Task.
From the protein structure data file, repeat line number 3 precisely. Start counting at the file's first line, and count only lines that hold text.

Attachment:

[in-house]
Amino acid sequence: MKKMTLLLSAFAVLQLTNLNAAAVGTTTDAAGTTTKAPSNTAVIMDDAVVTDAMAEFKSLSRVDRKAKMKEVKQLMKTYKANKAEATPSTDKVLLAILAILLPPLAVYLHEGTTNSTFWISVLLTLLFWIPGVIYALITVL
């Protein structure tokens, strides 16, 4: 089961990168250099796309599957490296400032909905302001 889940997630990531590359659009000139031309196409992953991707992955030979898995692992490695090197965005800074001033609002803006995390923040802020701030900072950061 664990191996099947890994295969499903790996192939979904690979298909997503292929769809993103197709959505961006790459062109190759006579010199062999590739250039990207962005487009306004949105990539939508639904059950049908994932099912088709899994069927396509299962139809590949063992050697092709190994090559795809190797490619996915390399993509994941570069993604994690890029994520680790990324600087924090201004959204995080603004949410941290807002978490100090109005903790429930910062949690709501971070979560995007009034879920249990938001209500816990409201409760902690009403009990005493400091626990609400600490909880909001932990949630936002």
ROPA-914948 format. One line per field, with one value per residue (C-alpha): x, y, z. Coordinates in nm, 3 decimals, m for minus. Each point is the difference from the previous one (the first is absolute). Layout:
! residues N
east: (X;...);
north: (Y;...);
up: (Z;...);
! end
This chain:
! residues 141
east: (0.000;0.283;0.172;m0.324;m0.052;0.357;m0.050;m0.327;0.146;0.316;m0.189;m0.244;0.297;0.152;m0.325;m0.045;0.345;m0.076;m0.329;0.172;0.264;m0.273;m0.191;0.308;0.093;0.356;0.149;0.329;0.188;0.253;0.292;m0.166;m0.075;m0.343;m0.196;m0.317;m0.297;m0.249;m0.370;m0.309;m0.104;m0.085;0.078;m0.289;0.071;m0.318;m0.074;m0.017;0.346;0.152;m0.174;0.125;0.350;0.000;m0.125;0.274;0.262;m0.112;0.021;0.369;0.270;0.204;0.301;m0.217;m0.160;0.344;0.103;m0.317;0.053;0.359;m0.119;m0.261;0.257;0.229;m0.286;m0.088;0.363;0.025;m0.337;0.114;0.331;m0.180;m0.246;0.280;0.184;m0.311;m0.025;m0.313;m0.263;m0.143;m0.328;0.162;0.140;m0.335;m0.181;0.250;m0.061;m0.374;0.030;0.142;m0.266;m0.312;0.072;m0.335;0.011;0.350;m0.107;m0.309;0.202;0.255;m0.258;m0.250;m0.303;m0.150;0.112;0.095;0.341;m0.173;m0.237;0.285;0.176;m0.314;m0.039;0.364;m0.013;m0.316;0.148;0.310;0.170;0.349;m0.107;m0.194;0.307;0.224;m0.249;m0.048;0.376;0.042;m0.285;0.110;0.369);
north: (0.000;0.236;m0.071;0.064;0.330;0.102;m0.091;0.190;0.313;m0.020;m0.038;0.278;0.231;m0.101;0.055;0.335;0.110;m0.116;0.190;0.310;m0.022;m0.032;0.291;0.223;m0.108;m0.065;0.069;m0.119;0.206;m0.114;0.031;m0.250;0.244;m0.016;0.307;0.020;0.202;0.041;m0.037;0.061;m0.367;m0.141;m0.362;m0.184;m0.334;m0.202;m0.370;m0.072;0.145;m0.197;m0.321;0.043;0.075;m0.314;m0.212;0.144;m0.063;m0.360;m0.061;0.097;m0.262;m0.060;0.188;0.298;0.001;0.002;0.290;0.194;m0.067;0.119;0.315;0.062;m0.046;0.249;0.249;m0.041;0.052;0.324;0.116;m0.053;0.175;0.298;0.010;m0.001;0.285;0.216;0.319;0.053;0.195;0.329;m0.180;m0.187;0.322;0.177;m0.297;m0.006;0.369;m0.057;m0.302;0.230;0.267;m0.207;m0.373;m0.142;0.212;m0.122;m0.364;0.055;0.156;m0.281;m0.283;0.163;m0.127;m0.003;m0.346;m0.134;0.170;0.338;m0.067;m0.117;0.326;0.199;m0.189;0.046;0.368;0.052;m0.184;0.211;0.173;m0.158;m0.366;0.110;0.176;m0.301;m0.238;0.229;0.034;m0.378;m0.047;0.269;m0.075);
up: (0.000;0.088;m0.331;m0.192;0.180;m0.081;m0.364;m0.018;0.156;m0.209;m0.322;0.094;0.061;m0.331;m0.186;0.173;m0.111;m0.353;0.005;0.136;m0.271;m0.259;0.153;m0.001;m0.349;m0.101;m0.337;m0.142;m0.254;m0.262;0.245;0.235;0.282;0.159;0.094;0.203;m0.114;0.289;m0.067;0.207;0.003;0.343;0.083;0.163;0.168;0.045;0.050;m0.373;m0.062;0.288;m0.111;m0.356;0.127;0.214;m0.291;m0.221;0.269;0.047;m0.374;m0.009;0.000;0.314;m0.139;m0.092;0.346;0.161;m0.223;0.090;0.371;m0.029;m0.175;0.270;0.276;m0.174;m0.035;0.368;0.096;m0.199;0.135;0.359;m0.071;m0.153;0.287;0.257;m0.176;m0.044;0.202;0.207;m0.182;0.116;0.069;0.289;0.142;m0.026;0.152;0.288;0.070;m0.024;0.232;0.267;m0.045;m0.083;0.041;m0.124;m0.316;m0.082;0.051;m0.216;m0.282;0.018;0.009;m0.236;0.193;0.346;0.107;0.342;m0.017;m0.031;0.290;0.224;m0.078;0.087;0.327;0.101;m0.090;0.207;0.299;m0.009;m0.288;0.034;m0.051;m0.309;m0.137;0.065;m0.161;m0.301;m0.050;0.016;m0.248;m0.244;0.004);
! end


């Protein structure tokens, strides 16, 4: 089961990168250099796309599957490296400032909905302001 889940997630990531590359659009000139031309196409992953991707992955030979898995692992490695090197965005800074001033609002803006995390923040802020701030900072950061 664990191996099947890994295969499903790996192939979904690979298909997503292929769809993103197709959505961006790459062109190759006579010199062999590739250039990207962005487009306004949105990539939508639904059950049908994932099912088709899994069927396509299962139809590949063992050697092709190994090559795809190797490619996915390399993509994941570069993604994690890029994520680790990324600087924090201004959204995080603004949410941290807002978490100090109005903790429930910062949690709501971070979560995007009034879920249990938001209500816990409201409760902690009403009990005493400091626990609400600490909880909001932990949630936002």